And the result, a kind of Frankenstein force that tries pointlessly to blend ‘enlightened’ liberal management practices with the essentially Victorian structures of a police force whose ingrained functions are protecting property, disciplining the urban poor and administering the bureaucracies of control, is a ghastly, mutant instrument that cannot but fail.
A utopian prescription for desperate times
Look, you’re going to laugh at me. And you’d be right to do so. As I get older I get more utopian, less patient with the status quo. So do me a favour. Everyone can see that policing is a hideous, broken, repressive mess. But also that the remedies now proposed can only fail, can only adjust the guidance, move the management around, set up two or three new taskforces. Policing is constitutionally unreformable. But, and more important, our sense of what policing is has been static for decades and we seem unable to imagine another kind of police force.
So my ridiculous utopian idea here is to give up trying to squash the police into an increasingly rarified, ‘woke’ social model, stop trying to create a hybrid nurture-discipline machine that we’re supposed to believe can mercilessly grind the faces of crims and respect diversity and wellbeing (and Pride and Mental Health Week).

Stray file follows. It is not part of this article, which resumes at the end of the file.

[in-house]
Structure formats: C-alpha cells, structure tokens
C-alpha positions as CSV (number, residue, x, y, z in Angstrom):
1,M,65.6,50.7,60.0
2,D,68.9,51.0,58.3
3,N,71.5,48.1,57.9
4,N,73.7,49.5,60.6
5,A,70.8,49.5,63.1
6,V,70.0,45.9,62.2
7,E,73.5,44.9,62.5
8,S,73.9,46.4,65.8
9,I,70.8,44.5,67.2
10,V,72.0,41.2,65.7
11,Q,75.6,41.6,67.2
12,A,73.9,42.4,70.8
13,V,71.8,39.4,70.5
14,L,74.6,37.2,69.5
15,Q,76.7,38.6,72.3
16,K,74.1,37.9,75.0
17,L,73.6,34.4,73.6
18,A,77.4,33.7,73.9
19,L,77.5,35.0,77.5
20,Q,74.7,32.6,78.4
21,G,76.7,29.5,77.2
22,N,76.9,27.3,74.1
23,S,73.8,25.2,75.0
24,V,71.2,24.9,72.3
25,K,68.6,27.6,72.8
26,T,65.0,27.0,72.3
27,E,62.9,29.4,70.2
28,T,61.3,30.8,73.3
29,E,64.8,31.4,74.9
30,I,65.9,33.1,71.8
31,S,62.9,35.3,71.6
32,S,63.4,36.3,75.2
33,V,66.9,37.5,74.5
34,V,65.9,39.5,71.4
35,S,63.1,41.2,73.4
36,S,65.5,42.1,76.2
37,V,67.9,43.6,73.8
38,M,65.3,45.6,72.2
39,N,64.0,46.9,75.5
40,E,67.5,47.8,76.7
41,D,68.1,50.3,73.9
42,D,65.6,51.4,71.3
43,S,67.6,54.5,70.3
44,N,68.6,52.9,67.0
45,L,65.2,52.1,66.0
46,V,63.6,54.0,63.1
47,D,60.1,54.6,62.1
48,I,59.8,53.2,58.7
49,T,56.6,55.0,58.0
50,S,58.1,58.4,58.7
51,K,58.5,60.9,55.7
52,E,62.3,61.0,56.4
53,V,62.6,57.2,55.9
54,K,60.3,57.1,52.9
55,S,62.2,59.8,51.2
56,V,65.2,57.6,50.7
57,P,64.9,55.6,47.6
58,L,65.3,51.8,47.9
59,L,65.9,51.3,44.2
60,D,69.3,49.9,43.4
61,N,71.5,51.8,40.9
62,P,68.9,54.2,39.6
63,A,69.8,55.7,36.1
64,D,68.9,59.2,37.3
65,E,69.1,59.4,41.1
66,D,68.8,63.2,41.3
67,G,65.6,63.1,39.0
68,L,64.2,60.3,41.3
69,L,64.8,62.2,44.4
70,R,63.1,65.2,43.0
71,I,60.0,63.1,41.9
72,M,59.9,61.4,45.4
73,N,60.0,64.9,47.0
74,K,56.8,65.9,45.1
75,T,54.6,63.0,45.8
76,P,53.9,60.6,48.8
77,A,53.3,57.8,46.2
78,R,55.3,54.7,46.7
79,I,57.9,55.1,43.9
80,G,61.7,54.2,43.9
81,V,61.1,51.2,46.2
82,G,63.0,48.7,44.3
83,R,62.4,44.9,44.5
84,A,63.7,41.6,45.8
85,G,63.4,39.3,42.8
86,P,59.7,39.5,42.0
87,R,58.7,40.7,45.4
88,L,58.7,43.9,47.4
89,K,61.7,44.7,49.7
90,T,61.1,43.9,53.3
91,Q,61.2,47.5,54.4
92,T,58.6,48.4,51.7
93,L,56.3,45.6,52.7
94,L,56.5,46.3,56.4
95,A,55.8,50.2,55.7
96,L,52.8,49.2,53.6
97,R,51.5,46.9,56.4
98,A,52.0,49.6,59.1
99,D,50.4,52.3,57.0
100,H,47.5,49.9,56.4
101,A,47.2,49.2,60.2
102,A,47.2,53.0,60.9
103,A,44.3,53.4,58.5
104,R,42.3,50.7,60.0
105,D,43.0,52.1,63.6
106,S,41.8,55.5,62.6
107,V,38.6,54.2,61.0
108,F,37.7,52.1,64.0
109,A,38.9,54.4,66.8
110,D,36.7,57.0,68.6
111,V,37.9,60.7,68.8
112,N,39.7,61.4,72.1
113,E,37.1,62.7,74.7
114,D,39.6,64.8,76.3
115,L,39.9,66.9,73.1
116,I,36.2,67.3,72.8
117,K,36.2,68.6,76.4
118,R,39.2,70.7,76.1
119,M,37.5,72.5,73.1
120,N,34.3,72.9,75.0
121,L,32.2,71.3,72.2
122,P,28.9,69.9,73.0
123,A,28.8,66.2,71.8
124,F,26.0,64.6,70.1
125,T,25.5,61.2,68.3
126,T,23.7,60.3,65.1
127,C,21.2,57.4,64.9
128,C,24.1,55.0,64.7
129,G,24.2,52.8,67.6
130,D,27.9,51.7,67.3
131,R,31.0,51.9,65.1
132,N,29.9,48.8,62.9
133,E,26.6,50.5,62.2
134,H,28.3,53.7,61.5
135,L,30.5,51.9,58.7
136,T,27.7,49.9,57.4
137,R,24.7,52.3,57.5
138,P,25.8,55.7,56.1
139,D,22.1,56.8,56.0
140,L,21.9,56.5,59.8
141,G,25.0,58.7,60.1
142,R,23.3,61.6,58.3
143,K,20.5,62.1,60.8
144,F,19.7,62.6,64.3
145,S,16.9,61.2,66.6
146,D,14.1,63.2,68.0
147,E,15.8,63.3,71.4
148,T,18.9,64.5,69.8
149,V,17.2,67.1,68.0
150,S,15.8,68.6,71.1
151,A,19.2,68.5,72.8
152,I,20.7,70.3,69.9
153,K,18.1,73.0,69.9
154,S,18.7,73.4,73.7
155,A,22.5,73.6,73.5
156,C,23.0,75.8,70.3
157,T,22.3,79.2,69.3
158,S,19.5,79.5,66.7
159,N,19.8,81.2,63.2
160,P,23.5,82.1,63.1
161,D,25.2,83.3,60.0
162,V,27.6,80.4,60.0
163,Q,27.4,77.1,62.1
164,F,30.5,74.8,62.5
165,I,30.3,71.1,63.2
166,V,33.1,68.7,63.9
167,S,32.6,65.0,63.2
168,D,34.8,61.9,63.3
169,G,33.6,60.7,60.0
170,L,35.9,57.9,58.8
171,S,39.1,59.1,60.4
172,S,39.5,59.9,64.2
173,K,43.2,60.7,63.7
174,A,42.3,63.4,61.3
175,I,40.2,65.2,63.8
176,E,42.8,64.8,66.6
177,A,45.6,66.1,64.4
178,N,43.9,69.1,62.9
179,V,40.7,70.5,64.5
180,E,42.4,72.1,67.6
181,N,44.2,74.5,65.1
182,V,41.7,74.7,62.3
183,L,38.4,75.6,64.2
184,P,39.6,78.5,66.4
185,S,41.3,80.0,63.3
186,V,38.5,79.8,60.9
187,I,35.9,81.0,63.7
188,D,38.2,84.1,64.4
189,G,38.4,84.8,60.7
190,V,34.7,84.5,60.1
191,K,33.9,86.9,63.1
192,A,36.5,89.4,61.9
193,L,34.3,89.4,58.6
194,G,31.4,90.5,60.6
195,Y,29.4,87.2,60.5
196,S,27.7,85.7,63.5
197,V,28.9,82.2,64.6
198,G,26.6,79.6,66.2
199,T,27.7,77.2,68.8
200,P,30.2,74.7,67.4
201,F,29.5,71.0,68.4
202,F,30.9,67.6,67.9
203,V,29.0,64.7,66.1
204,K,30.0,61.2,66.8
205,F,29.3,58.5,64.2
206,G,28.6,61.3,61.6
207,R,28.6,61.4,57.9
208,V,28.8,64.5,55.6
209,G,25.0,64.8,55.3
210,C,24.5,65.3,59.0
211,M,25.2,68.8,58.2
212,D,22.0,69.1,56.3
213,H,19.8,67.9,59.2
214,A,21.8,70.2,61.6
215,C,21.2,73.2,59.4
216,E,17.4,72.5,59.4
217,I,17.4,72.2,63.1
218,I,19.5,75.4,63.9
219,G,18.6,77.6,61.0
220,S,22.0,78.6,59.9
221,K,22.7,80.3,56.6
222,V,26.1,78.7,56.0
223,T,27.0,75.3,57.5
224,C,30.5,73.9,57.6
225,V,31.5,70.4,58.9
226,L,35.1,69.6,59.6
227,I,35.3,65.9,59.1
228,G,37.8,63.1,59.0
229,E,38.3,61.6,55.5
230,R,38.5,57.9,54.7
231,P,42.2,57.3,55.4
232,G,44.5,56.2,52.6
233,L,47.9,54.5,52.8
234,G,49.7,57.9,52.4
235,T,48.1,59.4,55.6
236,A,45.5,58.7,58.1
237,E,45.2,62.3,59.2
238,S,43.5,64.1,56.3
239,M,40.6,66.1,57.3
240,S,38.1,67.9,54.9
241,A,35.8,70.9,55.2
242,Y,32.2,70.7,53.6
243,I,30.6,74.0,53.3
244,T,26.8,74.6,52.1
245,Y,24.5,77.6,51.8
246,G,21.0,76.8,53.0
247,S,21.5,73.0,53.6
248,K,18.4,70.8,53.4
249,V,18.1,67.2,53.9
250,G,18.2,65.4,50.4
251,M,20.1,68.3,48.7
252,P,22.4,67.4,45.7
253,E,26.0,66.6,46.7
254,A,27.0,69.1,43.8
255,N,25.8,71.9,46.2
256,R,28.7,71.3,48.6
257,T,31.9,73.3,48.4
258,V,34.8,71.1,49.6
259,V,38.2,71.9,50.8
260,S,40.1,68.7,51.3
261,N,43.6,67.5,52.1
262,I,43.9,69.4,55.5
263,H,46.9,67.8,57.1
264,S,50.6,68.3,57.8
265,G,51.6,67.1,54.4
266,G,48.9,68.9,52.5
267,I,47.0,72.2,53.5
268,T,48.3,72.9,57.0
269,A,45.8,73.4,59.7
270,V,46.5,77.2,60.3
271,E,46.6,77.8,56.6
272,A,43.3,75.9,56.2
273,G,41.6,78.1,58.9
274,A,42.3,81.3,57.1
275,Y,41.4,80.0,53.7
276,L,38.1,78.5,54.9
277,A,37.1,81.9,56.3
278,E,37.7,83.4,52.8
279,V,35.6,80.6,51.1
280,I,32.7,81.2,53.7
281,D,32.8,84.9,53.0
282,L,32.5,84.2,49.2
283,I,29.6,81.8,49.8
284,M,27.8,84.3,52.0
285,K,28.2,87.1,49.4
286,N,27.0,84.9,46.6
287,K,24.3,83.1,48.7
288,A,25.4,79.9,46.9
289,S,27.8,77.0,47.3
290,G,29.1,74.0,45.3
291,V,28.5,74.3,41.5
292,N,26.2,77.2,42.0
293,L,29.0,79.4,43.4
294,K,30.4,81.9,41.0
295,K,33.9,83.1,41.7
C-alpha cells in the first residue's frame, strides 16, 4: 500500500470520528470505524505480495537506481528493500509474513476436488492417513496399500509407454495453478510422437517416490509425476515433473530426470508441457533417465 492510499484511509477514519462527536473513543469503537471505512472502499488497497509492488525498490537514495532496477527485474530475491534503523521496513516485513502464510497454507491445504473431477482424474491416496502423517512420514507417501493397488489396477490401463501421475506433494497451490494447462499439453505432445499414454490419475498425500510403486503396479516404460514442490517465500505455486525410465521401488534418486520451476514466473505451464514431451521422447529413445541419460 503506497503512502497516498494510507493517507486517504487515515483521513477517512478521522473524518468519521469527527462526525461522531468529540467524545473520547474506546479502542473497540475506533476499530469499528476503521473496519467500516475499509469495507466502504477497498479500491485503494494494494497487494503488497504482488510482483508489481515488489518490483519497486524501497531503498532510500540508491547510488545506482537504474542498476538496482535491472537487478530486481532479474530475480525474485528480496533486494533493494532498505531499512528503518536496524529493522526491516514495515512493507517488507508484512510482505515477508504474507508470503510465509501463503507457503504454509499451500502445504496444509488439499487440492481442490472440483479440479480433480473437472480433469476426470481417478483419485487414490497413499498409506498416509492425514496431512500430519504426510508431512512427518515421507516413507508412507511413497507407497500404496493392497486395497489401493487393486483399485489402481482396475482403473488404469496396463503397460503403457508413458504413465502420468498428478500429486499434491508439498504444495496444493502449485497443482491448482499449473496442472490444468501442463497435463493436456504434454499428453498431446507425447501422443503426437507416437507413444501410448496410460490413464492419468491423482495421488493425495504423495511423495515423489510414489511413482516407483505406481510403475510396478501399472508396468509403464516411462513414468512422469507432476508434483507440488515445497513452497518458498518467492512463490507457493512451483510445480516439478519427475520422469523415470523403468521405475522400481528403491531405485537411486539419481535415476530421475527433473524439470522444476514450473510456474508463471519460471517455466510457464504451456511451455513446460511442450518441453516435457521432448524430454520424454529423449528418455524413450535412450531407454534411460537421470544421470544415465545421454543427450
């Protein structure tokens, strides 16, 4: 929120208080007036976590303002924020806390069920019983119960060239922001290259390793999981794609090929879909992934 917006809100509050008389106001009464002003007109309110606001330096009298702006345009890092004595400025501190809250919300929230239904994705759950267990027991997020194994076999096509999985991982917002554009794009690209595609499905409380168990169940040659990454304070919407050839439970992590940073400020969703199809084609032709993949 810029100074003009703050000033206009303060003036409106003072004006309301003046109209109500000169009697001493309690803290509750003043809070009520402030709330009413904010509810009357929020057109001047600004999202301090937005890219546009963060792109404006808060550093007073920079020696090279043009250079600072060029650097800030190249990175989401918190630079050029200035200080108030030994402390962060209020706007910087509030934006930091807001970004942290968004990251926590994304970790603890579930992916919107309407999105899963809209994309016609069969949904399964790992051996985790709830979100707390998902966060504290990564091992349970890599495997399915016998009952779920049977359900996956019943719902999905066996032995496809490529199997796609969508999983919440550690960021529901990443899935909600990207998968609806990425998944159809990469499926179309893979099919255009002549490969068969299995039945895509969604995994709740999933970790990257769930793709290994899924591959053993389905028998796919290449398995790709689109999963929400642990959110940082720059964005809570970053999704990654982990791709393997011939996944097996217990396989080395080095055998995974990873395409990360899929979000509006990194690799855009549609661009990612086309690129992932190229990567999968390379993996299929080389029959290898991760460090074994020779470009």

The only logical response to this catastrophic bind is to civilianise the police force. Dismantle the rank-based structure, dissolve the out-of-date geographic organisation (counties and big cities) and the weak, antagonistic links with local government, dump the chain of command and move ownership and control of the police into our communities, into our town halls and community centres.
We should aim to democratise policing, put communities in direct control – not at arms-length via pointless, supine police commissioners but via routine and fine-grained democratic control. Popular sovereignty and community autonomy. Policing designed by those policed. Policing belongs in the domain of the demos, not of the rulers; management and accountability should be local and broad-based. We’re not defunding the police (a ridiculous, pretentious idea), we’re democratising the police – and, while we’re at it, lifting the dead hand of the technocratic elite.
And if this sounds a bit like a militia, or a soviet or a neighbourhood committee. Sure, that’s what it is. It’s democratically accountable, community-owned policing. It’s a utopian demand, of course. And, if we’re honest, it’s much more likely that the outcome of this fresh crisis will be to cement the malign hegemony of the HR department and the consultant. But if there’s ever been a moment when something like this could be tried, when disbanding and reforming the Plod of old on democratic lines might be feasible, when ordinary people and the social elites might be ready to accept something radical, it’s probably now, right?